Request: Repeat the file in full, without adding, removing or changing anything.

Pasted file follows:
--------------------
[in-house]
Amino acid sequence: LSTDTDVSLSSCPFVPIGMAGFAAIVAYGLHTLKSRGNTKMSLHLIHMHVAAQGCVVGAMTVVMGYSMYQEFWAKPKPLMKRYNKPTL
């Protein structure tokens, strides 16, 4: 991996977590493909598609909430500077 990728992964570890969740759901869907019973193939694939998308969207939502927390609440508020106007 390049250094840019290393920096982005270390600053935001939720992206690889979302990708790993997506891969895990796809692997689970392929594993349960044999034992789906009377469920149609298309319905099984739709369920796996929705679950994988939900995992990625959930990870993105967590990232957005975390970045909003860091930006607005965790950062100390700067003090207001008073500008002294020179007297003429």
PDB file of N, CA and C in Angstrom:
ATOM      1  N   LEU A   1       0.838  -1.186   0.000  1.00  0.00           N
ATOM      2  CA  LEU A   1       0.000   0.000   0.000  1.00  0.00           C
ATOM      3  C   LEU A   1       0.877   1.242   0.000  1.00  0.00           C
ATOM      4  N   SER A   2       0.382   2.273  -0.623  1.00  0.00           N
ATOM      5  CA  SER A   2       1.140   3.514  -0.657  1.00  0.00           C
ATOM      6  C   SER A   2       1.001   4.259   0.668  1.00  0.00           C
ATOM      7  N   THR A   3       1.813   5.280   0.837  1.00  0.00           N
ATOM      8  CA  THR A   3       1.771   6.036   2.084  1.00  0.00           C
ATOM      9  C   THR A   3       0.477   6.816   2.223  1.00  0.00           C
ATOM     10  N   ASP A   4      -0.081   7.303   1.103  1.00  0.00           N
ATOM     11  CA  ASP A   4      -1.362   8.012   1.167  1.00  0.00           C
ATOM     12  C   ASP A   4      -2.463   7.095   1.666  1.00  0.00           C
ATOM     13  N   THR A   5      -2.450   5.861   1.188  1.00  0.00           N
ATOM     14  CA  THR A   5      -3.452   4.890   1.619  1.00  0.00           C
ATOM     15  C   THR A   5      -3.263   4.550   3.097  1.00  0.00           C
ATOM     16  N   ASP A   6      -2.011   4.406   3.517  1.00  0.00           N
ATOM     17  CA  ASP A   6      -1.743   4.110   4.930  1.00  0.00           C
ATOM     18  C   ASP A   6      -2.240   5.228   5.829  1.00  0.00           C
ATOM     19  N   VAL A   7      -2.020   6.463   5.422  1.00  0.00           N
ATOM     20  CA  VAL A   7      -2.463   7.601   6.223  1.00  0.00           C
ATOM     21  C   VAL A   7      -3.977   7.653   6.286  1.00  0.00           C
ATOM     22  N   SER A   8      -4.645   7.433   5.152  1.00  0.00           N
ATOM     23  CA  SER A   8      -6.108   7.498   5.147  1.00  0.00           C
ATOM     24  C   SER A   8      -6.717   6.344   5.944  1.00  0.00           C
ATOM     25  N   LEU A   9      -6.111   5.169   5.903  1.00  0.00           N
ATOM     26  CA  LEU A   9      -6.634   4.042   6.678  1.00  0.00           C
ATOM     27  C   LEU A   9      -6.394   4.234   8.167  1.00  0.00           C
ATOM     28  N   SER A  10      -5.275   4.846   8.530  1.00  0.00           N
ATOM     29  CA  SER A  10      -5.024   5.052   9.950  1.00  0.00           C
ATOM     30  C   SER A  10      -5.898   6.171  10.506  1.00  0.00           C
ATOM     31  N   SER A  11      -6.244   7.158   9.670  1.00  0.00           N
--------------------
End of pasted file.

[in-house]
Amino acid sequence: LSTDTDVSLSSCPFVPIGMAGFAAIVAYGLHTLKSRGNTKMSLHLIHMHVAAQGCVVGAMTVVMGYSMYQEFWAKPKPLMKRYNKPTL
């Protein structure tokens, strides 16, 4: 991996977590493909598609909430500077 990728992964570890969740759901869907019973193939694939998308969207939502927390609440508020106007 390049250094840019290393920096982005270390600053935001939720992206690889979302990708790993997506891969895990796809692997689970392929594993349960044999034992789906009377469920149609298309319905099984739709369920796996929705679950994988939900995992990625959930990870993105967590990232957005975390970045909003860091930006607005965790950062100390700067003090207001008073500008002294020179007297003429």
PDB file of N, CA and C in Angstrom:
ATOM      1  N   LEU A   1       0.838  -1.186   0.000  1.00  0.00           N
ATOM      2  CA  LEU A   1       0.000   0.000   0.000  1.00  0.00           C
ATOM      3  C   LEU A   1       0.877   1.242   0.000  1.00  0.00           C
ATOM      4  N   SER A   2       0.382   2.273  -0.623  1.00  0.00           N
ATOM      5  CA  SER A   2       1.140   3.514  -0.657  1.00  0.00           C
ATOM      6  C   SER A   2       1.001   4.259   0.668  1.00  0.00           C
ATOM      7  N   THR A   3       1.813   5.280   0.837  1.00  0.00           N
ATOM      8  CA  THR A   3       1.771   6.036   2.084  1.00  0.00           C
ATOM      9  C   THR A   3       0.477   6.816   2.223  1.00  0.00           C
ATOM     10  N   ASP A   4      -0.081   7.303   1.103  1.00  0.00           N
ATOM     11  CA  ASP A   4      -1.362   8.012   1.167  1.00  0.00           C
ATOM     12  C   ASP A   4      -2.463   7.095   1.666  1.00  0.00           C
ATOM     13  N   THR A   5      -2.450   5.861   1.188  1.00  0.00           N
ATOM     14  CA  THR A   5      -3.452   4.890   1.619  1.00  0.00           C
ATOM     15  C   THR A   5      -3.263   4.550   3.097  1.00  0.00           C
ATOM     16  N   ASP A   6      -2.011   4.406   3.517  1.00  0.00           N
ATOM     17  CA  ASP A   6      -1.743   4.110   4.930  1.00  0.00           C
ATOM     18  C   ASP A   6      -2.240   5.228   5.829  1.00  0.00           C
ATOM     19  N   VAL A   7      -2.020   6.463   5.422  1.00  0.00           N
ATOM     20  CA  VAL A   7      -2.463   7.601   6.223  1.00  0.00           C
ATOM     21  C   VAL A   7      -3.977   7.653   6.286  1.00  0.00           C
ATOM     22  N   SER A   8      -4.645   7.433   5.152  1.00  0.00           N
ATOM     23  CA  SER A   8      -6.108   7.498   5.147  1.00  0.00           C
ATOM     24  C   SER A   8      -6.717   6.344   5.944  1.00  0.00           C
ATOM     25  N   LEU A   9      -6.111   5.169   5.903  1.00  0.00           N
ATOM     26  CA  LEU A   9      -6.634   4.042   6.678  1.00  0.00           C
ATOM     27  C   LEU A   9      -6.394   4.234   8.167  1.00  0.00           C
ATOM     28  N   SER A  10      -5.275   4.846   8.530  1.00  0.00           N
ATOM     29  CA  SER A  10      -5.024   5.052   9.950  1.00  0.00           C
ATOM     30  C   SER A  10      -5.898   6.171  10.506  1.00  0.00           C
ATOM     31  N   SER A  11      -6.244   7.158   9.670  1.00  0.00           N